New gallery exhibit showcases carvers|
|A new “hands-on” exhibit is now open in the AVA Gallery inside the Langlade Historical Museum. |
Hands-on, in that the artists literally have hundreds of hours with wood blocks and knives in their hands cutting away areas of negative space to produce the extraordinarily fine wood carvings that are on display through Sept. 28.
Betsy Popp, the featured artist of the four-person exhibit, is widely recognized as a master carver and wood carving instructor.
While attending college in Stevens Point, Popp says that she would treat herself for her birthday and visit the Birds in Art exhibit at the Leigh Yawkey Woodson Art Museum in Wausau. There, she explains, is where she first experienced a wood carving sculpture. She was captivated.
Popp states that over the years she has taken a few carving classes but for the most part she is self-taught. She has shared her love of carving for the past 20 years instructing beginner carvers through Northeastern Wisconsin Technical College. She will teach private carving classes in her hometown of Townsend this fall.
More than just removing areas of wood are required to create a quality wood carving. Popp attributes her ability to carve such sought after pieces to her well-rounded art education. She is prolific in a variety of mediums including wood carving, wood burning, oil painting, watercolors, pastel, acrylics, and drawing. Popp believes that her drawing abilities allow her to sketch any angle or pose for visualizing her final carving and she believes her painting abilities allow her to finish off the wood carvings in style. Her faux finish treatments make some of the carvings appear to be stone rather than wood creations.
Her signature piece in the AVA exhibit, “Dad’s Trout,” is a true to life replica of a 25-inch brown trout caught by her father. The original fly used to lure the lunker does not travel with the carving while on exhibit but is always displayed on it when it returns to her father’s home.
The wood carving exhibit showcases carvings from a variety of wood including basswood, pine, butternut, and black walnut, a wood that is challenging to bring to life. Along with a variety in wood types, the AVA show presents a variety in carving styles and techniques even though two of the four exhibiting carvers were students of Popp.
Included in the AVA gallery is work by Leif “Bud” Hillsland who shares that he always wanted to try his hand at carving, but it was not until he retired and signed up as a student of Popp that he had an opportunity to explore the carving process. Hillsland’s carvings reflect his patience and attention to detail. He has not actively marketed his wood carvings and, although he has never sold a carving, the pieces he carved and passed down to his family are treasures that will be cherished for many future generations.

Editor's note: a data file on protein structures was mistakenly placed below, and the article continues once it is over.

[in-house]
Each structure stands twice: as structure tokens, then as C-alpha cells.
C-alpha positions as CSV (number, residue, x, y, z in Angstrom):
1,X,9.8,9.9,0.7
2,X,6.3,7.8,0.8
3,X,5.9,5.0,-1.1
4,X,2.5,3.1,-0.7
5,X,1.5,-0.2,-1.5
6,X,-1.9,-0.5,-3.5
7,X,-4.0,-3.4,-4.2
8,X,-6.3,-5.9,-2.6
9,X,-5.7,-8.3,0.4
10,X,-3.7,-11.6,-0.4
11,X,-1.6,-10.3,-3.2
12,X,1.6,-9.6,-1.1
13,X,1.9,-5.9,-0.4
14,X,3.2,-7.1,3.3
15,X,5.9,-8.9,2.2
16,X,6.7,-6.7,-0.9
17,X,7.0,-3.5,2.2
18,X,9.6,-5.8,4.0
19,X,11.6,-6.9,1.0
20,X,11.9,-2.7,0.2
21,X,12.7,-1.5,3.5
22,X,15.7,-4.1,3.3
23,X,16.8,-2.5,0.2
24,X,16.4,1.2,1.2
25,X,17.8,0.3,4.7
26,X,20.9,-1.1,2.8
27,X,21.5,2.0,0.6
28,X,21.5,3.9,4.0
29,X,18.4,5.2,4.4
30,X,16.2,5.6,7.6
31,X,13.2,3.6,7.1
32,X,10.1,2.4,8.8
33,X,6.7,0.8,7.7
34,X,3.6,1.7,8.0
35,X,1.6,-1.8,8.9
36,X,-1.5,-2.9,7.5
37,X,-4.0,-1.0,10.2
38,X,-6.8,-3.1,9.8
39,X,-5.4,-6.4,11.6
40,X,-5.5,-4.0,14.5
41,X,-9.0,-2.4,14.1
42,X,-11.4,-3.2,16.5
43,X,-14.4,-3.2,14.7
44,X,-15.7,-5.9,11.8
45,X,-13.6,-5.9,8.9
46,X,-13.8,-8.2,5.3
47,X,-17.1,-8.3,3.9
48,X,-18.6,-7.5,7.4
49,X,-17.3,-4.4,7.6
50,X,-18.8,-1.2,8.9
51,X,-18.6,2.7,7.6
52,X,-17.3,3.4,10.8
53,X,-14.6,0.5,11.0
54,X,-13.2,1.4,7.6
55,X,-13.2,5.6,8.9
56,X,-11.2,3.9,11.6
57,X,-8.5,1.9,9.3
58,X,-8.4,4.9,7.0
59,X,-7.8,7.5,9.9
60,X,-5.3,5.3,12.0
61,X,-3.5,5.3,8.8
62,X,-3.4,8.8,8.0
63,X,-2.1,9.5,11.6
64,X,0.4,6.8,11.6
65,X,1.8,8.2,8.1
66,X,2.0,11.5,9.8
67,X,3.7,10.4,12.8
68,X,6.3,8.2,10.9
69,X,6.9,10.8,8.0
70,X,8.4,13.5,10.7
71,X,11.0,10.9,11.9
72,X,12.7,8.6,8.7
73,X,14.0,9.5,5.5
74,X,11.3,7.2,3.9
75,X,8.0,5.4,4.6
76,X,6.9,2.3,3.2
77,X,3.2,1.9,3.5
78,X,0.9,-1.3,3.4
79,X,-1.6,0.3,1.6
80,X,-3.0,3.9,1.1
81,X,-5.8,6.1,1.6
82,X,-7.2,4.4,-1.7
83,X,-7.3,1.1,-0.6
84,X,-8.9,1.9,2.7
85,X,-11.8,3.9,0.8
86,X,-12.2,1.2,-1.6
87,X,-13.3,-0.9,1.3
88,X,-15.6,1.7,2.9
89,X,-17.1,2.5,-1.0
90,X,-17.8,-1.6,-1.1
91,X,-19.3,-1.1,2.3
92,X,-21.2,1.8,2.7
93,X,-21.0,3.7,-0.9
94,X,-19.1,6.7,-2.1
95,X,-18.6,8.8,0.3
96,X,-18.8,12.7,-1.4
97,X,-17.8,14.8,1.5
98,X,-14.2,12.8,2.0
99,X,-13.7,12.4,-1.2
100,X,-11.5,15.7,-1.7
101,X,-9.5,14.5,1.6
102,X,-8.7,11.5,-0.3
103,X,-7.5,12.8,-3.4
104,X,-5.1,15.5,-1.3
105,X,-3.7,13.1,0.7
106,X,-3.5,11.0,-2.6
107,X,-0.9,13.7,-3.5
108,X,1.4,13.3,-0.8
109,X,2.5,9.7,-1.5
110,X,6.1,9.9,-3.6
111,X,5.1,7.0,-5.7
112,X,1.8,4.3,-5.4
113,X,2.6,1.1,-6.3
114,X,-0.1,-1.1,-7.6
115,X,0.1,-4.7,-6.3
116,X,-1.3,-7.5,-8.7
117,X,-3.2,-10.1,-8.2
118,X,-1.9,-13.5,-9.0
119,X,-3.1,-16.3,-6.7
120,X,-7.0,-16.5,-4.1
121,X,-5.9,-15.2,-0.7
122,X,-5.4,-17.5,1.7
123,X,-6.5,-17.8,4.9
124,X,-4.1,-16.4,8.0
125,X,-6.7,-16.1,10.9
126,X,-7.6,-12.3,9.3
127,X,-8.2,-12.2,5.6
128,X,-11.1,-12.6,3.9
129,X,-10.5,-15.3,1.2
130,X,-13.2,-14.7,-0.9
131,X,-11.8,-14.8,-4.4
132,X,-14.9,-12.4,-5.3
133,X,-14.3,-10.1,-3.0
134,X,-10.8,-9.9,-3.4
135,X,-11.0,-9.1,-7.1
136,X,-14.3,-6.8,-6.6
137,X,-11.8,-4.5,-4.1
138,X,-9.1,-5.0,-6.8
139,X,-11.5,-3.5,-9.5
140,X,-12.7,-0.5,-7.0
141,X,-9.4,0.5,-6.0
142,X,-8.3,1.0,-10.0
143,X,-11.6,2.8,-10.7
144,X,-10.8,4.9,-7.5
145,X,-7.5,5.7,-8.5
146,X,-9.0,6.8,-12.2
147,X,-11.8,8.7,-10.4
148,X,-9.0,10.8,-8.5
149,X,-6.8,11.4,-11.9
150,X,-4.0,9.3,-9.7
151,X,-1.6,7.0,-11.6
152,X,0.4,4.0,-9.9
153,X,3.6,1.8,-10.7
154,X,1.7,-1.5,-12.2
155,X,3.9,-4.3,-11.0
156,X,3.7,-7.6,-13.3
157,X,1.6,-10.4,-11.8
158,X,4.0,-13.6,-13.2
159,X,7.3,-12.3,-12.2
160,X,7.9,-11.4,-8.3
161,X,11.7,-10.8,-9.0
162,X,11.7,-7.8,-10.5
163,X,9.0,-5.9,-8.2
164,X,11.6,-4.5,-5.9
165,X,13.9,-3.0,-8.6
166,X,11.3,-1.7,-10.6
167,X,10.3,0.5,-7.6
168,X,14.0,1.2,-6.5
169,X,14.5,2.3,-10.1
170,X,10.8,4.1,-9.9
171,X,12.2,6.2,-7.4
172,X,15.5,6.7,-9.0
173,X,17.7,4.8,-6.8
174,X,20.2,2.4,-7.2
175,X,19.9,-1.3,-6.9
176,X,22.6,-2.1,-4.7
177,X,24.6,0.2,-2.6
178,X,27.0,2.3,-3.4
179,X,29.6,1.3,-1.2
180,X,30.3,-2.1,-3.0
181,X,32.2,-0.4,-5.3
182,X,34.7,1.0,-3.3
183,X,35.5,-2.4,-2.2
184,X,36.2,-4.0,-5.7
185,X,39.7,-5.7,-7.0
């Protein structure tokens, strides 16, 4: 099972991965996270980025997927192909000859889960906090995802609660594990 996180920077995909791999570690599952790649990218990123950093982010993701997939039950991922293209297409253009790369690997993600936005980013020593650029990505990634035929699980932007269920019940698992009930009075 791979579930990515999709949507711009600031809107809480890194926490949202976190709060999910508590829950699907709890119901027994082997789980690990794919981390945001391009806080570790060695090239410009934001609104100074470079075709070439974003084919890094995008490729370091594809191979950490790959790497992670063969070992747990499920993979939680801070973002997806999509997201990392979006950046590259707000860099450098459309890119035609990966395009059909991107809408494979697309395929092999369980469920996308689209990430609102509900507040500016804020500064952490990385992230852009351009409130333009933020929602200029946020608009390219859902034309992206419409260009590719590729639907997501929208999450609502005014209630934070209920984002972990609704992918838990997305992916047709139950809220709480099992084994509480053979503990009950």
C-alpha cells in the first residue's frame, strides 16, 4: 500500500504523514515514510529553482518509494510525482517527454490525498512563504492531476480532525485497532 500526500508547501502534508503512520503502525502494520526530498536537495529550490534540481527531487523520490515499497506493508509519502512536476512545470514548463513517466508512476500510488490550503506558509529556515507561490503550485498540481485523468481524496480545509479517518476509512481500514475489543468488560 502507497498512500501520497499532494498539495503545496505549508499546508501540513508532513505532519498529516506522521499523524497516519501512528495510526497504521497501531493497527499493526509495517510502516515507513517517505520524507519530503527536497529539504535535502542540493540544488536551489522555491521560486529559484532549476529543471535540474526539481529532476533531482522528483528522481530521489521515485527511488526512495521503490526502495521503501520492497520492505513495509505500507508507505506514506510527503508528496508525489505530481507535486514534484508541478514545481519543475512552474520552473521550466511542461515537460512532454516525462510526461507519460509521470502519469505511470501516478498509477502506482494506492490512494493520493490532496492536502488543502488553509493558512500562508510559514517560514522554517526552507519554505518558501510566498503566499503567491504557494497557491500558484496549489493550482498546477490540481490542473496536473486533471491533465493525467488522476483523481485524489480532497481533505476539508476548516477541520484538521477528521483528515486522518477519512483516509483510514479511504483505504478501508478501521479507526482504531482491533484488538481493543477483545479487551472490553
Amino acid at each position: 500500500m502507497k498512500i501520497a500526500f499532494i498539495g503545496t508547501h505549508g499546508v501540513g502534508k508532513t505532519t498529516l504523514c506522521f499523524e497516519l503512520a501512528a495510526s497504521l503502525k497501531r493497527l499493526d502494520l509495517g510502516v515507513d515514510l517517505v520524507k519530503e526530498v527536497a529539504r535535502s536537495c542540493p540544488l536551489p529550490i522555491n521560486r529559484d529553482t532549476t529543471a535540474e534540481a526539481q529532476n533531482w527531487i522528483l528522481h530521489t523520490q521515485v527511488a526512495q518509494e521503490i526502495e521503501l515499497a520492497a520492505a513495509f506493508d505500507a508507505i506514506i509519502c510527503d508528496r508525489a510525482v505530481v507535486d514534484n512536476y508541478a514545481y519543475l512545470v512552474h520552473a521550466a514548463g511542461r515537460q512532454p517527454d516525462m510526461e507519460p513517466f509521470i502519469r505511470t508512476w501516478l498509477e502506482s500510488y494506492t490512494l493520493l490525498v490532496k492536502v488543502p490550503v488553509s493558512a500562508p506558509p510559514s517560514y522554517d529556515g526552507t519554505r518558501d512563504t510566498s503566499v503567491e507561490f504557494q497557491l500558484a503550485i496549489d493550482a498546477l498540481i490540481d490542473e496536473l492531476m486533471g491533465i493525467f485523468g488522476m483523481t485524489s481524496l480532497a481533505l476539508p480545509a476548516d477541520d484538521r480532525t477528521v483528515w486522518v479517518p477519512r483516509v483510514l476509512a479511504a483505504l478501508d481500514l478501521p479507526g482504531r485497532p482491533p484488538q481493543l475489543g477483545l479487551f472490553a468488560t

Also included in the show is 78-year-old retired city of Antigo Fire Chief Jim Hubatch, who has been carving for over 25 years. Hubatch says that he first became interested in wood carving while still working.
“A fellow firefighter carved and it looked like something that I would like to do. He got me started, lent me knives, provided a pattern and some wood,” Hubatch said. “The first project I attempted was a bear and two cubs.”
That first carving of Hubatch is included in the current AVA exhibit.
Hubatch originally started out carving with a local group of carvers named “Whittle People.” Wanting to learn more advanced carving techniques, Hubatch enrolled in Popp’s classes and has been a student of Popp for over 15 years.
Rounding out the exhibit is Gary Hartl, a well-known Antigo resident who was convinced to go public with his carvings through the Breakfast Club morning radio show conversations with members of Antigo Visual Arts.
Hartl brings to the exhibit a strong contrast in size and technique of the carvings. Having first started carving wood in 2004, Hartl was motivated by the desire to create an exotic “man cave” inspired by Polynesian themed restaurants and bars that were popular in the 1950’s including Trader Vic’s and Don the Beachcomber.
His larger-than-life carvings are based on authentic carving styles of the South Pacific and Northwest pacific Coast, as well as American interpretations that were popular in the 50s and 60s.
Hartl has been part of an online community of carvers called “Tiki Central” since 2004 where the members share ideas, techniques, and images of completed work. His username is “CONGATIKI” and he has had over 400,000 hits on the Tiki Central site from people viewing his work and purchasing numerous creations.
A piece on display by Hartl that’s not to be missed is his “Ridicule Mask” that was inspired by one of the unique customs of many First Nations in the Pacific Northwest. When someone of high rank behaved improperly – for instance, by destroying goods in a display of pride and greed instead of distributing them – a ridicule mask would be displayed until they made retribution.
Based on the excitement and interest from museum visitors during the delivery of the wood carvings to the gallery, Bette Ebel, AVA Gallery Director predicts this to be a very, very popular show.
AVA Gallery hours coincide with the museum hours: Tuesday through Saturday, 9:30 a.m. to 3:30 p.m. There is no admission to the museum or to the AVA art gallery, although donations are accepted to help the arts organization continue to attract visitors to both the museum and the art gallery.
The public is invited to an Artist Reception on Friday at the AVA Gallery from 5 to 7:30 p.m. to talk with the wood carvers and perhaps become motivated to learn the art of wood carving and try their hand at bringing a block of wood to life.
Betsy Popp's "Dad's Trout,'' included in the new AVA exhibit, is stunningly lifelike.
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